Something we cannot afford to repeat in 2021.
Some comparisons are being made to what might happen this week should several Members of Congress and Vice President Pence be able to put enough electoral votes in dispute so as to deny Joe Biden the necessary votes to be affirmed as President, with similar events that took place in the Election of 1876. Then the Republican Rutherford B Hayes (of Ohio), came in second in both the overall vote count and the electoral college votes to the Democrat Samuel J Tilden, governor of New York, but Tilden still fell ONE electoral college vote short of the necessary 185 votes because 20 votes of four (4) states were still “unresolved”.
Keep that word “unresolved” in mind going forward.
Tilden had won 184 electoral votes to Hayes’s 165, with 20 votes from four states unresolved: in Florida, Louisiana, and South Carolina, each party reporting Tilden had won the state, while in Oregon, one elector was replaced after being declared illegal for being an “elected or appointed official” leaving Oregon 1 short.
Florida (with 4 electoral votes), Louisiana (with 8), and South Carolina (with 7) reported returns that favored Tilden, but the elections in those states were marred by electoral fraud and threats of violence against Republican voters; the most extreme case in South Carolina, where an impossible 101 percent of all eligible voters in the state had their votes counted.
(Unlike today, no fingers were pointed in the direction of any sort of national or international conspiracy to steal the election. Hell, Alexander Graham Bell only received his patent for the telephone in that very same year.)
Facing a constitutional crisis, on January 29, 1877 Congress formed a 15-member Electoral Commission to “informally” settle the result. Five members were selected from each house of Congress, and they were joined by five members of the Supreme Court. Since the House and Senate majorities were from different parties, there was a Democrat and Republican tie, sooooo…they had to cut a deal, which was called the Compromise of 1877. (Not sure what role the SCOTUS members played in a back room deal, but they likely smoked cigars too.)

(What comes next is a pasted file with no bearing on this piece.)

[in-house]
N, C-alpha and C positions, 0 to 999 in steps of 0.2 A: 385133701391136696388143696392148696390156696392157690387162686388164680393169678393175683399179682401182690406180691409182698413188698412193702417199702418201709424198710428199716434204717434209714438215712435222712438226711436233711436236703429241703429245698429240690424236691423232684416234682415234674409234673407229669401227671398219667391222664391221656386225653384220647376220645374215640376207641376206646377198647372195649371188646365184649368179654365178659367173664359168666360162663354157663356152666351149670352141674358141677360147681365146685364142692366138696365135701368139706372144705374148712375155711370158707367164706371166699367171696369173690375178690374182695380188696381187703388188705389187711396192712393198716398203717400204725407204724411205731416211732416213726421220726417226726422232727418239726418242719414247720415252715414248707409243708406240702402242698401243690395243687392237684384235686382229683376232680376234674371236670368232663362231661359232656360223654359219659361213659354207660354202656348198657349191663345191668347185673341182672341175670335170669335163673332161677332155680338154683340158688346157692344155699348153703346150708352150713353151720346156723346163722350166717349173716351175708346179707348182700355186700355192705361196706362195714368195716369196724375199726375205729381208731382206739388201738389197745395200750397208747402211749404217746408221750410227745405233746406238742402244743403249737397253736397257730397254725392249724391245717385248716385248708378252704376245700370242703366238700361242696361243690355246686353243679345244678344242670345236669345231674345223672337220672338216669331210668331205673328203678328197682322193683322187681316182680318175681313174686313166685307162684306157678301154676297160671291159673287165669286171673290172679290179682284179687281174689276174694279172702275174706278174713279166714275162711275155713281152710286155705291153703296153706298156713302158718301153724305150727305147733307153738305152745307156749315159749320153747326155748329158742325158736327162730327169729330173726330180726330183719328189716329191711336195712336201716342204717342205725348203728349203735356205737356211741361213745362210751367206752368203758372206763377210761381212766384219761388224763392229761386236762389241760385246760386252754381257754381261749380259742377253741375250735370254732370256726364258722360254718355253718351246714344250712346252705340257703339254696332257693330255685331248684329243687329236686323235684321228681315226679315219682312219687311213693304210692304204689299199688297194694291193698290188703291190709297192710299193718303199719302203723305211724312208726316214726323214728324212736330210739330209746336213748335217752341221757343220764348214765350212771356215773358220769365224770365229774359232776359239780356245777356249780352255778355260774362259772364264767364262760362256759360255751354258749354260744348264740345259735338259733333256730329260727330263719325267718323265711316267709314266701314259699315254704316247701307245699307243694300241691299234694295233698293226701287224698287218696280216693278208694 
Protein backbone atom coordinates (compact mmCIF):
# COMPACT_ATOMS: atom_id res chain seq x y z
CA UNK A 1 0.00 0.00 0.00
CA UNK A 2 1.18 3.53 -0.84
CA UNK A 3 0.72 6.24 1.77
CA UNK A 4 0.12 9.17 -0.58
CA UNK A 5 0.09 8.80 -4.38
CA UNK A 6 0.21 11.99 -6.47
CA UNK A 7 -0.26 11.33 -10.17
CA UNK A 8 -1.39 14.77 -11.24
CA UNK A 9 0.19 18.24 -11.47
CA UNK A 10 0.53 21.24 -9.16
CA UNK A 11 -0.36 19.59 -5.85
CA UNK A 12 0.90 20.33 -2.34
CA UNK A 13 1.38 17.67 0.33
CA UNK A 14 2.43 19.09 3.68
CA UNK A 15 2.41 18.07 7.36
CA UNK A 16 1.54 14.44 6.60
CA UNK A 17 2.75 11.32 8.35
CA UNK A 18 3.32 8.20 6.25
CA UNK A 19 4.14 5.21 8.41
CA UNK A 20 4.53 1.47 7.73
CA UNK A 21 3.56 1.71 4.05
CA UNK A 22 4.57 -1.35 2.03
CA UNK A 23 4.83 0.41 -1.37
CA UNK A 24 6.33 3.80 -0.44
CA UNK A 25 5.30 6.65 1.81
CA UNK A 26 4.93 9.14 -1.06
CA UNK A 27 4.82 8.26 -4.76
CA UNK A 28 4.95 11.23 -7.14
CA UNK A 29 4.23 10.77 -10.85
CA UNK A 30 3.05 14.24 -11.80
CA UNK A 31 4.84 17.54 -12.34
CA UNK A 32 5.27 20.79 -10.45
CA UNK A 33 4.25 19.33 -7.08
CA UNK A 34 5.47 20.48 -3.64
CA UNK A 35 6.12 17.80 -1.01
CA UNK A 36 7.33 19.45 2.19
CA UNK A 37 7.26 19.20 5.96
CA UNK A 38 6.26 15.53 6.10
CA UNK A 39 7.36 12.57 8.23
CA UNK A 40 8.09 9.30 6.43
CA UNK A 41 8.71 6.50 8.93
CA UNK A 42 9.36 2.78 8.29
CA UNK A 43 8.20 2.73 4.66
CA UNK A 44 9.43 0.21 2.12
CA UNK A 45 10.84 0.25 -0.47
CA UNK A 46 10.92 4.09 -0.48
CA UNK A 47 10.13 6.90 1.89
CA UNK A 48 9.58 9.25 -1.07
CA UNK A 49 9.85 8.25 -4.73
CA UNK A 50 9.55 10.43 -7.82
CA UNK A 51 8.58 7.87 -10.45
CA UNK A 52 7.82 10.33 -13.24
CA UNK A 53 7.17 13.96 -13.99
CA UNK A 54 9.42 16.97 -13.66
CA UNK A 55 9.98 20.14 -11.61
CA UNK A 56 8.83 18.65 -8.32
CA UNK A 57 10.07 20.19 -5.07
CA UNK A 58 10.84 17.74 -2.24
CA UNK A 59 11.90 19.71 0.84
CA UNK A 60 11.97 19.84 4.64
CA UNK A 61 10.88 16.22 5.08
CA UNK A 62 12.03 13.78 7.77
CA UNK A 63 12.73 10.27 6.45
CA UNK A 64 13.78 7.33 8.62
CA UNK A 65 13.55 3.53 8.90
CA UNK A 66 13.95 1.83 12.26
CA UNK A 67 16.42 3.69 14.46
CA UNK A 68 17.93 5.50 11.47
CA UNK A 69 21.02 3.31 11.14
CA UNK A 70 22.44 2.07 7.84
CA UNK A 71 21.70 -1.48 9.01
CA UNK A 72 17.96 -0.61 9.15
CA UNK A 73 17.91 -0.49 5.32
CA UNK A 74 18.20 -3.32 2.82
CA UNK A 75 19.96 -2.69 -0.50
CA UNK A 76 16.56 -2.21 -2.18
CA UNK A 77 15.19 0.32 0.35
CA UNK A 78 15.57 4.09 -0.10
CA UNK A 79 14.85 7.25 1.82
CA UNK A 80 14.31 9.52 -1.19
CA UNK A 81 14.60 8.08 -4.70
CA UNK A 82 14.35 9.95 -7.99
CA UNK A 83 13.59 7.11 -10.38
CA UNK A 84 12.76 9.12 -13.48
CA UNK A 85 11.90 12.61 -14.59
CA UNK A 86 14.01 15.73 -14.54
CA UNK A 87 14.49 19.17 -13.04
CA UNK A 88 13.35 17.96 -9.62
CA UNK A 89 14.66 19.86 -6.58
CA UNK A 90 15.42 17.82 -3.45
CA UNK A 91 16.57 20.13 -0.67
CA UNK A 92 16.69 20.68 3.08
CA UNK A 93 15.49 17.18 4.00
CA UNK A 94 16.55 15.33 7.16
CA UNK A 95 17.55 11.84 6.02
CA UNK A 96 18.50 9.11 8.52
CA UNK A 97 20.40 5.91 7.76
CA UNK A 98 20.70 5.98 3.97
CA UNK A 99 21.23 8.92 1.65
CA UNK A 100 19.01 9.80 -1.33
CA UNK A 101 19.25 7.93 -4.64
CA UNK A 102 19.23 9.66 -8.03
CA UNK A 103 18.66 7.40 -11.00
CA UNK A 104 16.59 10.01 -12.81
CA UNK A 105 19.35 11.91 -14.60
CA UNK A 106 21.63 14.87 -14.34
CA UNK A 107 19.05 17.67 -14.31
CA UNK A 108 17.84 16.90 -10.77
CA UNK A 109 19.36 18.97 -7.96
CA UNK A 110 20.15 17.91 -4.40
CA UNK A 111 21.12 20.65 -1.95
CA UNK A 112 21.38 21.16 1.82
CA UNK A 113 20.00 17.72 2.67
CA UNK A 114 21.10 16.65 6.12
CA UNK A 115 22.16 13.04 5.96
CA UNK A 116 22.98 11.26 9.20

Since the Commission was informal, you’ll have to dig deep into the trade-offs to have some sense of what each side was giving away in both the political and moral sense, in order to determine whether the long term effects were good, bad or neutral.
For instance, the Republicans gave up Reconstruction, which was an onerous, much-hated, heavy-hand infliction on southerners, including military occupation, even the loss of voting rights for awhile, plus of course, a carpetbagger invasion, people from the north coming south to assume many profitable business operations. (“Driving Miss Daisy” anyone? Or Jon Ossof?) Blacks finally received the right to vote, and would even run for public office and win, but some were cynically used as mere fronts for white northern interests.